Ojok Okello: So when the children return home, they’re speaking better English than [their parents]. [They told Ojok]: “Sometimes they say things we don’t understand. How about you also have a training opportunity for us?”
That is how the need and the demand for our adult educational program arose. And again, when the parents found themselves coming to see the progress of their children in the school, to undertake the adult education literacy program, they also noticed that there was something that was already bringing them together. So they noticed that they could actually use their association – or this community of parents – to start up a village saving and loan association. So that’s how our village banking project began: Whenever we come to do our adult classes, let’s bring some money, let’s put it together in a pot and let’s lend this money amongst [ourselves]. Let’s serve [whoever] we can.
So that gave birth to a huge project, which we now call the Okere Village Bank, which provides not only financial literacy, but also access to credit to facilitate rural development in that village.
Dave Scott: The Okere City Project was off to an impressive start in just a few months. The preschool, adult literacy, and village bank were up and running. But Ojok was an outsider. Yes, it was his father’s ancestral village, but he’d been gone for decades and Ojok hadn’t grown up there. So he really was a stranger. I asked him how he gained the respect of the villagers and got people to listen to him.
Ojok Okello: By listening to them. So I was very conscious of the fact that I was a stranger, a foreigner. I didn’t know almost all of them. And none of them knew me. And so to gain that trust. I knew I had to listen to them. I knew I had to respect their views and their perspectives. And thankfully for me, I had worked in the northern part of the country. I had worked with NGOs and these kinds of organizations that do development work in the region. And I knew how they treated the local community.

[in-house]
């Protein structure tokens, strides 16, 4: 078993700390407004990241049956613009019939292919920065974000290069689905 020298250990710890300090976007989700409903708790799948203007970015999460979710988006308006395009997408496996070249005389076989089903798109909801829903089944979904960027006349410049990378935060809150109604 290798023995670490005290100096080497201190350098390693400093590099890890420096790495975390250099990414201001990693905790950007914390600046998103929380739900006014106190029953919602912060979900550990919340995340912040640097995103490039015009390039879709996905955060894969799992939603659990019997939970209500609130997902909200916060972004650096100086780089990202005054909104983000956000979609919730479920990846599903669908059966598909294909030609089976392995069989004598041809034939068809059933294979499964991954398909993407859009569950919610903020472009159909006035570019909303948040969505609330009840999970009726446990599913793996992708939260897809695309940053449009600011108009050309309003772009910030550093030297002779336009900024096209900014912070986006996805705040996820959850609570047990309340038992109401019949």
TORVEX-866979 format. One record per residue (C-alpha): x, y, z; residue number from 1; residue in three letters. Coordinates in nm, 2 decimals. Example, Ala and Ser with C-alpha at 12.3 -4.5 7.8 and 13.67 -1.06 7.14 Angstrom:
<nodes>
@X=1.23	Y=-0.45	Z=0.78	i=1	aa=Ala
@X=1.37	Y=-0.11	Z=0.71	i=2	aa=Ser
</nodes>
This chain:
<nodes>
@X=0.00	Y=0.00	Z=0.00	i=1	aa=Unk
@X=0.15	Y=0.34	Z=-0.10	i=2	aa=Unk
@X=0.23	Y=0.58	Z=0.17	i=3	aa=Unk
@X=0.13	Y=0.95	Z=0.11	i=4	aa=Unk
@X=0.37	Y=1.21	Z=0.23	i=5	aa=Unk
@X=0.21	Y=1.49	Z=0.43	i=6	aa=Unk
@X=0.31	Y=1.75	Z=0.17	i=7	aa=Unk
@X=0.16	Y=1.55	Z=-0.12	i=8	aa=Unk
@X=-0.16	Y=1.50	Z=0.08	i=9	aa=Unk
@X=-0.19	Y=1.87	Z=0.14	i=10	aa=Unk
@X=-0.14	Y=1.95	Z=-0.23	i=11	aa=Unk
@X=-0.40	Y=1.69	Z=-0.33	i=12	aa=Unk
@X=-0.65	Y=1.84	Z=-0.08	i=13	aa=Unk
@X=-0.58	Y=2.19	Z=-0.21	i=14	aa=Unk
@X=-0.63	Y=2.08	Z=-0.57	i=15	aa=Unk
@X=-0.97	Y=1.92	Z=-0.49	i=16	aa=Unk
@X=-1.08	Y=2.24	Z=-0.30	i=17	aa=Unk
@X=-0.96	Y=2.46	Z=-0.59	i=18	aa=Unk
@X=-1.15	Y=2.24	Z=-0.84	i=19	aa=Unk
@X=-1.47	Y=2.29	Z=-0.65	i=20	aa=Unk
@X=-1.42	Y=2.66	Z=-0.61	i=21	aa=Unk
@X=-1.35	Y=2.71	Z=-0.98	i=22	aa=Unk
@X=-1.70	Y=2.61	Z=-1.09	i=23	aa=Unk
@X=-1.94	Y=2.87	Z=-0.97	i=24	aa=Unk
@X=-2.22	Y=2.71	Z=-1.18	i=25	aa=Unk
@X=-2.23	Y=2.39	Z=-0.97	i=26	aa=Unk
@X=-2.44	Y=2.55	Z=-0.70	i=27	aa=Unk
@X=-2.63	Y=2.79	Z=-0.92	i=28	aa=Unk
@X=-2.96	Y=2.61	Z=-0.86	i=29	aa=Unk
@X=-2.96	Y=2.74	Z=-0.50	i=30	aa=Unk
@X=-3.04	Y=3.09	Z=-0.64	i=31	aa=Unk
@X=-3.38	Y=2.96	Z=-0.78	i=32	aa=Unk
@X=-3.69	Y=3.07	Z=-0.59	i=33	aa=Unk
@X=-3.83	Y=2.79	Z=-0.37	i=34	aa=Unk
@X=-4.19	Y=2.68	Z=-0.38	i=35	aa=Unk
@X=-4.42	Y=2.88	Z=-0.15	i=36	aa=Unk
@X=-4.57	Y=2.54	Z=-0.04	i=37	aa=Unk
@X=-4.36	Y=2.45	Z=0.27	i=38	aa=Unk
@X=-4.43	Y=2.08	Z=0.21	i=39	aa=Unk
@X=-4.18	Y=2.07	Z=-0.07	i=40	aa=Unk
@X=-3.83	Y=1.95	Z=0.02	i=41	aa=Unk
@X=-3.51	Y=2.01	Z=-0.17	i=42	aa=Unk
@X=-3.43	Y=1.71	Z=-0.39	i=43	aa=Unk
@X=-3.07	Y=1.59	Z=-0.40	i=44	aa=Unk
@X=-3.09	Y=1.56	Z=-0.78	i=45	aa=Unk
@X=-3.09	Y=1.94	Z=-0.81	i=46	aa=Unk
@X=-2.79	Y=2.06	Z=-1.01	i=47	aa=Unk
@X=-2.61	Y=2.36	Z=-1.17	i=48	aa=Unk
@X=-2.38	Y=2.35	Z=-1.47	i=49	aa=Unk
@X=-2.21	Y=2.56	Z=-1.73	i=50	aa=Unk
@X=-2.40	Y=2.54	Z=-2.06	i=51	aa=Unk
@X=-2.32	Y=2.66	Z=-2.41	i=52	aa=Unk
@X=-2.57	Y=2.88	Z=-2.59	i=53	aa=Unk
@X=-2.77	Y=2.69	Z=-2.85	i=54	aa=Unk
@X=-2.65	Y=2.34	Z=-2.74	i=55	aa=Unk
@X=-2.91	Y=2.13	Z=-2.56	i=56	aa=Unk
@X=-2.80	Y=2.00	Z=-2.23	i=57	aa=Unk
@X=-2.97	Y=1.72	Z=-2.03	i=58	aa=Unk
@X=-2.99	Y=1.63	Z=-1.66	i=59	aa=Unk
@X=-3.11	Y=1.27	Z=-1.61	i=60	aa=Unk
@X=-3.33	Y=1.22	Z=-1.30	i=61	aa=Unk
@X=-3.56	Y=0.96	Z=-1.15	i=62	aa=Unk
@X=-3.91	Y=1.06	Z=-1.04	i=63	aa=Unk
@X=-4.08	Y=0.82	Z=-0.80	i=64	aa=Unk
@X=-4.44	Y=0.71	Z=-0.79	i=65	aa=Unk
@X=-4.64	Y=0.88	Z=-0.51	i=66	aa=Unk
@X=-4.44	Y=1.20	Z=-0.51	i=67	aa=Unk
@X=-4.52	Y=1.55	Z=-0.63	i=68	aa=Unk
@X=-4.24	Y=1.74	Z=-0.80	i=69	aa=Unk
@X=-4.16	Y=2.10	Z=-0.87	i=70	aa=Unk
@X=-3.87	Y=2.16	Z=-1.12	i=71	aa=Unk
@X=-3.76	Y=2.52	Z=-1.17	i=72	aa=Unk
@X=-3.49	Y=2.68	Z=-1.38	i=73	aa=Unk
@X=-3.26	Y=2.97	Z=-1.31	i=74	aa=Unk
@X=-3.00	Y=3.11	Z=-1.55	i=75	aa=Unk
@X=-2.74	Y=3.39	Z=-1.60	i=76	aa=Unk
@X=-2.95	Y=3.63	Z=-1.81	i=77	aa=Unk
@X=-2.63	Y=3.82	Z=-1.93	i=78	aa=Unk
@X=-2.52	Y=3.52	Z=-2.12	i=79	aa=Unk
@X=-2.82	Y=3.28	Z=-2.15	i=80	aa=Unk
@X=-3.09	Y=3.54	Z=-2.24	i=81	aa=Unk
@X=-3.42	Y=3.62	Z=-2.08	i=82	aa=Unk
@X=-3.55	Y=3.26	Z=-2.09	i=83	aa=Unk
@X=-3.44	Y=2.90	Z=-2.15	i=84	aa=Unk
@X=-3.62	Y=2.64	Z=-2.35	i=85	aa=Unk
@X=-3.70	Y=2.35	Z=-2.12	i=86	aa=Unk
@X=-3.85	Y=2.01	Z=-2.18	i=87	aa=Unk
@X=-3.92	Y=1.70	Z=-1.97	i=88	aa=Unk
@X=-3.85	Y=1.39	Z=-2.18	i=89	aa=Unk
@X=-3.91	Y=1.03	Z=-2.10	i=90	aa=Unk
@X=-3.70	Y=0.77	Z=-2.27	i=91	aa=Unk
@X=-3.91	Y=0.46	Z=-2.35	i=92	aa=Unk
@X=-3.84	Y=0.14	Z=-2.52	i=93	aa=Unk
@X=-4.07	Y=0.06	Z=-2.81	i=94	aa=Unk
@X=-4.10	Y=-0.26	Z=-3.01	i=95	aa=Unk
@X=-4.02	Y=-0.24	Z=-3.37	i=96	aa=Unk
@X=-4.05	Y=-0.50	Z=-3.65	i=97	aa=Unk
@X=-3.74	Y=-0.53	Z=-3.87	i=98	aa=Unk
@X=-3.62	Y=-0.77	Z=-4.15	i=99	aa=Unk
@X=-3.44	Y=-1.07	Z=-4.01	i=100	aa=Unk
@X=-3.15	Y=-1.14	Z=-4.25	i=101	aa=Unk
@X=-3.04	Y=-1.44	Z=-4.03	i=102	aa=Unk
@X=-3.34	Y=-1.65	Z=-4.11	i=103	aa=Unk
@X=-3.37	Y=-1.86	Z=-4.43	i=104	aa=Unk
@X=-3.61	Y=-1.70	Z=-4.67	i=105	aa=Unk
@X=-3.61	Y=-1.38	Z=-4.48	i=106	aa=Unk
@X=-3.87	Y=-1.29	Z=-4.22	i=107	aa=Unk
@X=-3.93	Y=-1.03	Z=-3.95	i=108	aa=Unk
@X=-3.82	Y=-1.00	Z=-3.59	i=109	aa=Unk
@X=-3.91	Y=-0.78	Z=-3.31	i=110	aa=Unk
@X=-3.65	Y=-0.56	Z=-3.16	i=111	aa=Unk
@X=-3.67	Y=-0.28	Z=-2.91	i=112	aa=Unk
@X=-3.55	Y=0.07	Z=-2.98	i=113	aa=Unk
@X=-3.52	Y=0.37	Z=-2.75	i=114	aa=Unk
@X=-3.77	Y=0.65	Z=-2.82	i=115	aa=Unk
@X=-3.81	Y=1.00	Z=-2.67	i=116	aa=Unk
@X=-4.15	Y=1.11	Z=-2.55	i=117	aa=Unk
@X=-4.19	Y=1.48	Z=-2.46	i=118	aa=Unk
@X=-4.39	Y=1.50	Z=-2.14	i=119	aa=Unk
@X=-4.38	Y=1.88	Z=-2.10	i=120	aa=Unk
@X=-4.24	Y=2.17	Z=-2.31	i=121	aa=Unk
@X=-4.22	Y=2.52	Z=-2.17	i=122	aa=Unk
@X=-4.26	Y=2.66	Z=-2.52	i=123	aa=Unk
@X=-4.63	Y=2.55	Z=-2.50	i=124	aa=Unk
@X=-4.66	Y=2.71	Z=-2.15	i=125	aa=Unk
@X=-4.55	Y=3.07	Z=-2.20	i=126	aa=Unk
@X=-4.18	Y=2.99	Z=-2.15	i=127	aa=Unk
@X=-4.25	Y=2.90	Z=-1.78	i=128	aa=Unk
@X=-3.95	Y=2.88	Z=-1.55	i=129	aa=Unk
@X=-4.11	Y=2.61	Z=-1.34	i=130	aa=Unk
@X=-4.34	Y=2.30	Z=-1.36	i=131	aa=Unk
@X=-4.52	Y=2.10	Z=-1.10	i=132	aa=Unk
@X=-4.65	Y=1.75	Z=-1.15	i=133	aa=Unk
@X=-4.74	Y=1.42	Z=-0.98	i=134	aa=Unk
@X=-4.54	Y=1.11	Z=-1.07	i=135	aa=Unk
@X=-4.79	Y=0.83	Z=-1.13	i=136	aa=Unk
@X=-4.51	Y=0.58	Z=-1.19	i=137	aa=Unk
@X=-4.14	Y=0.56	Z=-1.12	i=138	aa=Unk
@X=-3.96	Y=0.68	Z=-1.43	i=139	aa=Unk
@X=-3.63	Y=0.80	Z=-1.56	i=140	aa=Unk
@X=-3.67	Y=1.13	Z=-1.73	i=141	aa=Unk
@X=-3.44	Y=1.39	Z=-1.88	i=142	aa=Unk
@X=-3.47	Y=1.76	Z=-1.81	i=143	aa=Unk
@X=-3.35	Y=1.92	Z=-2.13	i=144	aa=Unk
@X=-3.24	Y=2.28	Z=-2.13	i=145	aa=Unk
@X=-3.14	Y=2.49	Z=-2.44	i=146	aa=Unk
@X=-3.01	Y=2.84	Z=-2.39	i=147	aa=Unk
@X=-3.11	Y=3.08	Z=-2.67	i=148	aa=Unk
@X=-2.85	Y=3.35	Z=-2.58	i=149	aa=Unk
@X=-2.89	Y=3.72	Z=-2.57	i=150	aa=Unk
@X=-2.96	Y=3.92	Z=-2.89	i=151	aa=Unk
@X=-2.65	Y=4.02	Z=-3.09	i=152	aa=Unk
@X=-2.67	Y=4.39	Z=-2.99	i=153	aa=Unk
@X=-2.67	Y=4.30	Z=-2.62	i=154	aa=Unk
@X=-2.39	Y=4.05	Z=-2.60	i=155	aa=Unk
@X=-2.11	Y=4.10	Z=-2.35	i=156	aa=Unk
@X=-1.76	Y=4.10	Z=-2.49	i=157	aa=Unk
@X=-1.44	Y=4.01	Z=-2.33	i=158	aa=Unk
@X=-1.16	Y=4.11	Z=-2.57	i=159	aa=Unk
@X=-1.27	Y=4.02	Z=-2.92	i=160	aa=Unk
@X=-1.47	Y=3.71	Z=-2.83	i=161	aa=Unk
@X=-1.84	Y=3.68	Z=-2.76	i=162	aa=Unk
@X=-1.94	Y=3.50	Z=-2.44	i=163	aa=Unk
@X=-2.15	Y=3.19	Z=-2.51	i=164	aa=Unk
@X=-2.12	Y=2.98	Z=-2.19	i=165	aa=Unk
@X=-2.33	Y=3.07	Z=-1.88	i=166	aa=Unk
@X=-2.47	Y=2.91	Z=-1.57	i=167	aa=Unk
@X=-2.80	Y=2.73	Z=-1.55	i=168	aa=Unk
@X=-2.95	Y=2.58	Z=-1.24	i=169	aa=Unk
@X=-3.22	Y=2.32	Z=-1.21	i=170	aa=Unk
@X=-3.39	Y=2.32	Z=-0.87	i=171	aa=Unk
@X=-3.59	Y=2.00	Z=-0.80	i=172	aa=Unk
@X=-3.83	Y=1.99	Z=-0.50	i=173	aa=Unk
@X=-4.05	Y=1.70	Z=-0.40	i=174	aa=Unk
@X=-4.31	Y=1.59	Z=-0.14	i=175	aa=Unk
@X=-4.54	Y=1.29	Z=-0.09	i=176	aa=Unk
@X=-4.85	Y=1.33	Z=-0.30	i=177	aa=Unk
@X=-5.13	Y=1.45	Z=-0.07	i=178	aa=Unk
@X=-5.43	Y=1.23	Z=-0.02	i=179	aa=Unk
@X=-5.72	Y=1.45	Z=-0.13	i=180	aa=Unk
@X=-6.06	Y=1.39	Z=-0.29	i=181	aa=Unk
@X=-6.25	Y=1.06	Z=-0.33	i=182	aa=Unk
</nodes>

For me, it was a unique opportunity for me to do things very differently. And so when they noticed that I could involve them in all major decision-making processes – from the color of the uniform, to the badge of the uniform, to the motto of the school, to whatever food children could eat whenever they come to school – they thought that there was something very unique and different about how I approach things.
So basically it was about respect, about involvement, and about learning. I put aside my 12 years [of] development work experience and post-graduate training and became a student again in the community, and to understand from the community, what is most important for them?
And for me, it wasn’t about imposing my expertise and experience and skills and knowledge. It was about being a recipient of these ideas from the community and using my skills and knowledge to reshape and refine them. I guess that is why it worked.
Dave Scott: Ojok helped refine ideas and work with the villagers during many community meetings. And then the idea came to start a shea butter co-op, or cooperative.
Ojok Okello: This wasn’t even my idea. I was thinking about all sorts of ideas, but during one of the meetings, a community member said, “Hey, how about we come together as a community and start up a cooperative society that adds value to this resource that we have?”
Dave Scott: And in this Ugandan village, women do most of the harvesting of the shea nuts and make oil out of the nuts for their own use. Then, they sell the rest to middlemen at regional markets. So, the co-op was seen as a possible path to pool resources and reach economies of scale. And they’ve already had some success.
In July of 2020, during the pandemic lockdown, the village co-op marketed a shea butter hair product – mostly through social media. By December, they had made a net profit of $2,000.
Ojok Okello: That is a significant feat for a small business started up in the middle of a pandemic. And this has really raised optimism, a desire, and a belief by the community that if we can do little within a short time, what would we achieve if we continued with vigor, with energy, in the long term?
Dave Scott: But the shea butter co-op is well, it’s more than a business. It also helps the women build a more sustainable income and save the shea trees. In other words Ojok says there’s a direct correlation between the shea butter co-op, more gender equity, and [in] reducing deforestation.